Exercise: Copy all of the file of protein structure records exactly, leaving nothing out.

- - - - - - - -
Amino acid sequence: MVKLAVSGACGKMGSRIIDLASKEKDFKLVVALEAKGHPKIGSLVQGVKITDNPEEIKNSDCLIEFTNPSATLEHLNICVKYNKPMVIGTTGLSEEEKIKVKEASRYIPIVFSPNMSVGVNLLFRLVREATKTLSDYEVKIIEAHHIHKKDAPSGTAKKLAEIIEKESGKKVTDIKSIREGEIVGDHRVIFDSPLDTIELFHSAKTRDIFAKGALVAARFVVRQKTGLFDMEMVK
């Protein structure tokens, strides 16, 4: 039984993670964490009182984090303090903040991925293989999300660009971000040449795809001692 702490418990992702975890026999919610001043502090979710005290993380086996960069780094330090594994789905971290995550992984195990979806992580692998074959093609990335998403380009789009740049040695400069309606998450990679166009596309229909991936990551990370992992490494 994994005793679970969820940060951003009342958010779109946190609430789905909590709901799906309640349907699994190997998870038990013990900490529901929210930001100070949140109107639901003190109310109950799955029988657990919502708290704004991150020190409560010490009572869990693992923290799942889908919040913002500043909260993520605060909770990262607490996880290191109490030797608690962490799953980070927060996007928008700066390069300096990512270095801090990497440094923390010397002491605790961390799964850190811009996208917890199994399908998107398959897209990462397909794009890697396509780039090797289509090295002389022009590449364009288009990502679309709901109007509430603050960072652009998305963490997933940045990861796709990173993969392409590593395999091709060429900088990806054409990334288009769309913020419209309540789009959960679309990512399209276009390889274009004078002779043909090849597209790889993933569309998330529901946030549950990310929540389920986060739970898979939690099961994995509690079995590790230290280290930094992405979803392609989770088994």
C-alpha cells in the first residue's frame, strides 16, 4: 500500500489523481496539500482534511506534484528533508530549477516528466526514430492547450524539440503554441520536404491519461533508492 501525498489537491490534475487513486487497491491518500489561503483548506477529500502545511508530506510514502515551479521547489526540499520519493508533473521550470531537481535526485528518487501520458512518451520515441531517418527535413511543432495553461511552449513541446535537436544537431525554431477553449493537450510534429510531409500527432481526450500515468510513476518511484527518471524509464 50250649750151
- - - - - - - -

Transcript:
Amino acid sequence: MVKLAVSGACGKMGSRIIDLASKEKDFKLVVALEAKGHPKIGSLVQGVKITDNPEEIKNSDCLIEFTNPSATLEHLNICVKYNKPMVIGTTGLSEEEKIKVKEASRYIPIVFSPNMSVGVNLLFRLVREATKTLSDYEVKIIEAHHIHKKDAPSGTAKKLAEIIEKESGKKVTDIKSIREGEIVGDHRVIFDSPLDTIELFHSAKTRDIFAKGALVAARFVVRQKTGLFDMEMVK
């Protein structure tokens, strides 16, 4: 039984993670964490009182984090303090903040991925293989999300660009971000040449795809001692 702490418990992702975890026999919610001043502090979710005290993380086996960069780094330090594994789905971290995550992984195990979806992580692998074959093609990335998403380009789009740049040695400069309606998450990679166009596309229909991936990551990370992992490494 994994005793679970969820940060951003009342958010779109946190609430789905909590709901799906309640349907699994190997998870038990013990900490529901929210930001100070949140109107639901003190109310109950799955029988657990919502708290704004991150020190409560010490009572869990693992923290799942889908919040913002500043909260993520605060909770990262607490996880290191109490030797608690962490799953980070927060996007928008700066390069300096990512270095801090990497440094923390010397002491605790961390799964850190811009996208917890199994399908998107398959897209990462397909794009890697396509780039090797289509090295002389022009590449364009288009990502679309709901109007509430603050960072652009998305963490997933940045990861796709990173993969392409590593395999091709060429900088990806054409990334288009769309913020419209309540789009959960679309990512399209276009390889274009004078002779043909090849597209790889993933569309998330529901946030549950990310929540389920986060739970898979939690099961994995509690079995590790230290280290930094992405979803392609989770088994």
C-alpha cells in the first residue's frame, strides 16, 4: 500500500489523481496539500482534511506534484528533508530549477516528466526514430492547450524539440503554441520536404491519461533508492 501525498489537491490534475487513486487497491491518500489561503483548506477529500502545511508530506510514502515551479521547489526540499520519493508533473521550470531537481535526485528518487501520458512518451520515441531517418527535413511543432495553461511552449513541446535537436544537431525554431477553449493537450510534429510531409500527432481526450500515468510513476518511484527518471524509464 50250649750151